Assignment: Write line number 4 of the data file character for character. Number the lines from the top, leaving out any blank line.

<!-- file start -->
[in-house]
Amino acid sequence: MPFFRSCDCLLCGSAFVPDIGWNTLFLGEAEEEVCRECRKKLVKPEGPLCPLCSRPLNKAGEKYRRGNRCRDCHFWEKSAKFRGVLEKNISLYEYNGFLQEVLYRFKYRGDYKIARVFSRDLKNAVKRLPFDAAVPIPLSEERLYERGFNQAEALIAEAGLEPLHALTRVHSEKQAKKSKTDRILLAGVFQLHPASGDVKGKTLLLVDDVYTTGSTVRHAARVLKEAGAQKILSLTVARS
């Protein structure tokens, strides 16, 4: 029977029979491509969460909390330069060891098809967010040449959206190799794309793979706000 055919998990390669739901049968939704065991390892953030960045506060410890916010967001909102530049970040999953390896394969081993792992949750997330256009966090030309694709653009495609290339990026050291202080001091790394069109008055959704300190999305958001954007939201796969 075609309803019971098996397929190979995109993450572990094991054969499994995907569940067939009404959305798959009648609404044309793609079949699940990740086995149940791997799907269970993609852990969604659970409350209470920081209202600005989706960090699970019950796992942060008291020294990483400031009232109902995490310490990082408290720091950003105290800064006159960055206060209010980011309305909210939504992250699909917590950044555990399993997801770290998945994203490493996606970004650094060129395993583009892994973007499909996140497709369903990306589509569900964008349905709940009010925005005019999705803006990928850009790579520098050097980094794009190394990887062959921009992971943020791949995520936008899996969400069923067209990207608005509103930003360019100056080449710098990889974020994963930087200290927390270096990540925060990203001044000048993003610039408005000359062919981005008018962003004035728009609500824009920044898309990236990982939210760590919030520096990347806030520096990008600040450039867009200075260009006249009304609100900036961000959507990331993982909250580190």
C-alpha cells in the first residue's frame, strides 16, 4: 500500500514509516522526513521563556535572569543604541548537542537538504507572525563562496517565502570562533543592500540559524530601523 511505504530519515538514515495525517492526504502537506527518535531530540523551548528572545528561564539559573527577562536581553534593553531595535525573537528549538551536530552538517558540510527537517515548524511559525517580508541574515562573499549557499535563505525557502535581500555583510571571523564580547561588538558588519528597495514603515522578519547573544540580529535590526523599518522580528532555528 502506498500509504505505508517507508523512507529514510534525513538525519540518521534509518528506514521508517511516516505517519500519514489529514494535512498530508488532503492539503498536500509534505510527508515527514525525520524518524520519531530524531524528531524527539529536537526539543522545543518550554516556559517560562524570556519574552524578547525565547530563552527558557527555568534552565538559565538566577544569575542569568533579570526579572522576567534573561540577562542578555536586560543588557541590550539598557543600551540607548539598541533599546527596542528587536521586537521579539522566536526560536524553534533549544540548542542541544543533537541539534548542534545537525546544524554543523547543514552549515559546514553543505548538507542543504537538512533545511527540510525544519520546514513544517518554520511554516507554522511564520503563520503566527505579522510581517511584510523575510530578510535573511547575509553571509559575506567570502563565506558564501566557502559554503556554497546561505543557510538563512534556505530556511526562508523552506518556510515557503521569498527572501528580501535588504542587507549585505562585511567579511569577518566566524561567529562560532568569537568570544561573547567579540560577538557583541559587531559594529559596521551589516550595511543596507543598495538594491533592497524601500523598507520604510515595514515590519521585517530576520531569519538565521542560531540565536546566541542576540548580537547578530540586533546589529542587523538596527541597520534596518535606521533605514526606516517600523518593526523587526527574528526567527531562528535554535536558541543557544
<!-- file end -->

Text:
C-alpha cells in the first residue's frame, strides 16, 4: 500500500514509516522526513521563556535572569543604541548537542537538504507572525563562496517565502570562533543592500540559524530601523 511505504530519515538514515495525517492526504502537506527518535531530540523551548528572545528561564539559573527577562536581553534593553531595535525573537528549538551536530552538517558540510527537517515548524511559525517580508541574515562573499549557499535563505525557502535581500555583510571571523564580547561588538558588519528597495514603515522578519547573544540580529535590526523599518522580528532555528 502506498500509504505505508517507508523512507529514510534525513538525519540518521534509518528506514521508517511516516505517519500519514489529514494535512498530508488532503492539503498536500509534505510527508515527514525525520524518524520519531530524531524528531524527539529536537526539543522545543518550554516556559517560562524570556519574552524578547525565547530563552527558557527555568534552565538559565538566577544569575542569568533579570526579572522576567534573561540577562542578555536586560543588557541590550539598557543600551540607548539598541533599546527596542528587536521586537521579539522566536526560536524553534533549544540548542542541544543533537541539534548542534545537525546544524554543523547543514552549515559546514553543505548538507542543504537538512533545511527540510525544519520546514513544517518554520511554516507554522511564520503563520503566527505579522510581517511584510523575510530578510535573511547575509553571509559575506567570502563565506558564501566557502559554503556554497546561505543557510538563512534556505530556511526562508523552506518556510515557503521569498527572501528580501535588504542587507549585505562585511567579511569577518566566524561567529562560532568569537568570544561573547567579540560577538557583541559587531559594529559596521551589516550595511543596507543598495538594491533592497524601500523598507520604510515595514515590519521585517530576520531569519538565521542560531540565536546566541542576540548580537547578530540586533546589529542587523538596527541597520534596518535606521533605514526606516517600523518593526523587526527574528526567527531562528535554535536558541543557544